Measles is a highly contagious virus that causes a febrile rash illness. The virus lives in the nose and throat mucus of an infected person and it can spread to others through coughing and sneezing.
Measles can live for up to 2 hours in an airspace where the infected person coughed or sneezed. Measles is so contagious that if one person has it up to 90% of the people close to that person who are not immune will become infected. A person is most infectious on the day their rash appears, but infected individuals can spread measles to others from 4 days before through 4 days after their rash onset date. Measles infection is a vaccine-preventable illness: two doses of MMR vaccine are about 97% effective at preventing measles, and even one dose is about 93% effective.


Clinical Presentation

The average incubation period for measles is 10–12 days (range: 7–21 days) from the date of the initial exposure until early signs and symptoms appear.
  • Early symptoms of measles include a fever (as high as 105°F),malaise, cough, coryza (runny nose), and conjunctivitis (red/watery eyes).
  • 2–3 days after symptoms begin, tiny white spots may appear inside the mouth (Koplik spots).
  • 3–5 days after symptoms begin, a maculopapular skin rash develops that begins on the face at the hairline and spreads downward to the neck, trunk, arms, legs, and feet. Small raised bumps may also appear on the top of the flat red spots. The spots may become joined together as they spread. As rash appears, an individual’s fever may spike.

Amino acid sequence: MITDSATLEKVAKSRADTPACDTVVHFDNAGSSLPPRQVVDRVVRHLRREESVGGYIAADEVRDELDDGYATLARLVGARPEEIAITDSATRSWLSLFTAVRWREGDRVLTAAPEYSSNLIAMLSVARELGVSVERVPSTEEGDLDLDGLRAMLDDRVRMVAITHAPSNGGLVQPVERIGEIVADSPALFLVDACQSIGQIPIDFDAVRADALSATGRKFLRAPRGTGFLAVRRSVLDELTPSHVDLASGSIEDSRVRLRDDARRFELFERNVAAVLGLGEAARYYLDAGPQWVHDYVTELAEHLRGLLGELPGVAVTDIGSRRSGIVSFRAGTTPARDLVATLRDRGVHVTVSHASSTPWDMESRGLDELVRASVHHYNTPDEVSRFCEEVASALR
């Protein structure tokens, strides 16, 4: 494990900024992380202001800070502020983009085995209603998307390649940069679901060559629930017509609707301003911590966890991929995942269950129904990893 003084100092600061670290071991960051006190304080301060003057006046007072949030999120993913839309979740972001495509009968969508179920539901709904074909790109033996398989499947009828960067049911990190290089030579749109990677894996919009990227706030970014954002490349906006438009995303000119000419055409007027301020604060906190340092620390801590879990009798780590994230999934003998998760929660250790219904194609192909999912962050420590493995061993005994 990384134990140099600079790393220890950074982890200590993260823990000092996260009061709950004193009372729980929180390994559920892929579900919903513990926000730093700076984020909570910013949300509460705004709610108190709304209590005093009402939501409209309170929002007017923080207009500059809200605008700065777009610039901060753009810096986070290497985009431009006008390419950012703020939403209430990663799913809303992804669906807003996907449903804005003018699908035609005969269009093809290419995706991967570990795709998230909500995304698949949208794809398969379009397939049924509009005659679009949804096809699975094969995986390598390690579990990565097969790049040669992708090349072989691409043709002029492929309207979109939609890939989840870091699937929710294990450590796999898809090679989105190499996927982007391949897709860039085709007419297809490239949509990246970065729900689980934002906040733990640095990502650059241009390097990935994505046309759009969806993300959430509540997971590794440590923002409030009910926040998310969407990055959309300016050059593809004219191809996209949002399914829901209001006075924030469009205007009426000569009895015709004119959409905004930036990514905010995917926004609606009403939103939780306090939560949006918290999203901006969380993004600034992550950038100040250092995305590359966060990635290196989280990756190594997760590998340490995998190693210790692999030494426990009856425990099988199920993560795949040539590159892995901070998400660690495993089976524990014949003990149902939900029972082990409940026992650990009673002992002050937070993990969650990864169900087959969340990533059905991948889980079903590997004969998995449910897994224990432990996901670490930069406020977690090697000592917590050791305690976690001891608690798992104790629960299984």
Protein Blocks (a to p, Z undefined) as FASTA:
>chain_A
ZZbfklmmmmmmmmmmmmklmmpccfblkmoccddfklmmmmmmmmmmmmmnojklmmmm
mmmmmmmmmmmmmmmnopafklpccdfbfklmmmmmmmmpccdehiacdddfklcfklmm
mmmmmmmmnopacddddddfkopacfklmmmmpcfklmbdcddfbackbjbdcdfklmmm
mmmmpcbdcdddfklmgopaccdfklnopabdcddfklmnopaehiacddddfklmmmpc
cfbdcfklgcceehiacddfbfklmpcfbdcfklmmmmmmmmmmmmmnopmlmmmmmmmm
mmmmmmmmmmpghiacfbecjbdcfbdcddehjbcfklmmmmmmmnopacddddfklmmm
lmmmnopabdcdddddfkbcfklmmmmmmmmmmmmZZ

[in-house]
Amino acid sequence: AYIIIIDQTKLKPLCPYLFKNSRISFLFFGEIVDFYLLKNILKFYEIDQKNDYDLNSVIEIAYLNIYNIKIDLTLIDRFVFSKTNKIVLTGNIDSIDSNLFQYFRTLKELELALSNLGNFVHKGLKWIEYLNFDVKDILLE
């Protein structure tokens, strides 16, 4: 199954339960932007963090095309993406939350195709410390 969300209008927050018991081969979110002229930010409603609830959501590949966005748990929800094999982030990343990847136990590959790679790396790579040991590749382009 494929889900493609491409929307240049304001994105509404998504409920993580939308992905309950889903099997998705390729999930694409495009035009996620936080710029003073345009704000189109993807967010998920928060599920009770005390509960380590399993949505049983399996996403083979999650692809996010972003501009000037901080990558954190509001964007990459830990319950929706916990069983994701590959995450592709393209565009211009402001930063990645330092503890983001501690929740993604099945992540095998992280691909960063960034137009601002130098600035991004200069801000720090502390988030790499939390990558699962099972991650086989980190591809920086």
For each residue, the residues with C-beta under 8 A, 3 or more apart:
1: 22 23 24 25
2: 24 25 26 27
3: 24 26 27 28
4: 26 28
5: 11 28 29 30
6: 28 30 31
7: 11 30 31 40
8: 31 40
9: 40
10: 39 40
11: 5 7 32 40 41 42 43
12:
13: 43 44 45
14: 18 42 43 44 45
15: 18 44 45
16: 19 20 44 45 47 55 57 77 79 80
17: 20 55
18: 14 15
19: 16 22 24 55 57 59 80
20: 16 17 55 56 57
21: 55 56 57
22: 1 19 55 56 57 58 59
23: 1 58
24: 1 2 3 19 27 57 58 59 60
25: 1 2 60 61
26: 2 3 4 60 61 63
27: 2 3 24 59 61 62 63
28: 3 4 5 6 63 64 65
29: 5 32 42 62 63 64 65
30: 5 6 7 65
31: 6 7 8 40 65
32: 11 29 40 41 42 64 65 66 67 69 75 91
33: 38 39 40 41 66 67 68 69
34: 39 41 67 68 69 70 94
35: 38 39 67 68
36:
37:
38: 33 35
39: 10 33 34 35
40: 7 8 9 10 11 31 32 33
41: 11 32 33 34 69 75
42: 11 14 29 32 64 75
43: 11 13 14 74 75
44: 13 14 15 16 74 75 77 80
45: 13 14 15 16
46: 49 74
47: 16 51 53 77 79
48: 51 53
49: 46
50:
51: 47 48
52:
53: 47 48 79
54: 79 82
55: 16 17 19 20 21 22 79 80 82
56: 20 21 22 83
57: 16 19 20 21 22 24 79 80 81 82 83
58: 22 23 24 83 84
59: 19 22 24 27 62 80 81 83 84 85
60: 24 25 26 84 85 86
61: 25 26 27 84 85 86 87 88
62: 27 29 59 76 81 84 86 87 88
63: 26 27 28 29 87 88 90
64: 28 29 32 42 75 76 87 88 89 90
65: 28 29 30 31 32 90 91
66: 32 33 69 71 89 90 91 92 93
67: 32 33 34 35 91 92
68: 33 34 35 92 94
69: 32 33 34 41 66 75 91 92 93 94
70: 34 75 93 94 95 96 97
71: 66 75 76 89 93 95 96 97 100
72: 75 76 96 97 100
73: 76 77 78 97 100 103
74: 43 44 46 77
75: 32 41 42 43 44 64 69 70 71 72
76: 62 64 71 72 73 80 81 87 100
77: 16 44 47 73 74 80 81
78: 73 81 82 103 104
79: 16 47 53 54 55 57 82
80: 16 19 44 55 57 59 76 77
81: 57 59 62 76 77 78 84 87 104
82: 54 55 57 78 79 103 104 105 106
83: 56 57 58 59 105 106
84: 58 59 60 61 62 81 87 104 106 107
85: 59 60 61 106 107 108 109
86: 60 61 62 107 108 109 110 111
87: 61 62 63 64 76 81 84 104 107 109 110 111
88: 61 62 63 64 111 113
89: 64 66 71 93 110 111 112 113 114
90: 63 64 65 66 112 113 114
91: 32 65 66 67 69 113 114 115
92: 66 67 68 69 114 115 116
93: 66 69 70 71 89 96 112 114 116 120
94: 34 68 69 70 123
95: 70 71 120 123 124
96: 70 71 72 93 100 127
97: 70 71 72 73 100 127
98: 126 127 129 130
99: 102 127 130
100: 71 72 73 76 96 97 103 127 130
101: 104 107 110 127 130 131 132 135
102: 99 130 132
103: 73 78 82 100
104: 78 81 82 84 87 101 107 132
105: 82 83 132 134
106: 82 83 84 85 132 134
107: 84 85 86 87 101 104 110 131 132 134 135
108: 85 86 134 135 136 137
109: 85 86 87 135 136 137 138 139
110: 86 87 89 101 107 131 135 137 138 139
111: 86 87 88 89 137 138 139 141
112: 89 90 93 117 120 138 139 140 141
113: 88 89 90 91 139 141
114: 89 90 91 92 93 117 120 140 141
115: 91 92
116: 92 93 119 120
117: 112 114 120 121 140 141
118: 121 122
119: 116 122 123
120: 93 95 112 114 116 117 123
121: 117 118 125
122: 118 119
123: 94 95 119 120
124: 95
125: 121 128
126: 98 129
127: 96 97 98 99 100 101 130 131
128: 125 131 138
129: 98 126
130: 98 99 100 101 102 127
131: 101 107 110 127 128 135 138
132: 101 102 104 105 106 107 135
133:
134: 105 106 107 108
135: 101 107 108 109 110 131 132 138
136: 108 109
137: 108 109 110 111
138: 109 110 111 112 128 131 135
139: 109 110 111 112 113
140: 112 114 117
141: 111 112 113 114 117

When considering measles, healthcare providers should consider the progression of symptoms. Fever and the three “C’s” (cough, coryza, conjunctivitis) almost always appears before the onset of a rash. The rash classically starts on the face and head and spreads down towards the extremities.  Providers should also consider diagnoses including other viral exanthems and drug reactions (e.g., antibiotics, contact dermatitis). Other common causes of febrile rash in children include, parvovirus B-19 (Fifth disease), human herpesvirus 6 (Sixth disease or Roseola), and enteroviruses.



Common complications from measles include otitis media, bronchopneumonia, laryngotracheobronchitis, and diarrhea.

People at high risk for complications include infants and children aged <5 years, adults >20 years, pregnant people, and people with weakened immune systems such as from leukemia and HIV infection.

Even in previously healthy children, measles can cause serious illness requiring hospitalization.
  • 1 out of every 1,000 measles cases will develop acute encephalitis, which often results in permanent brain damage.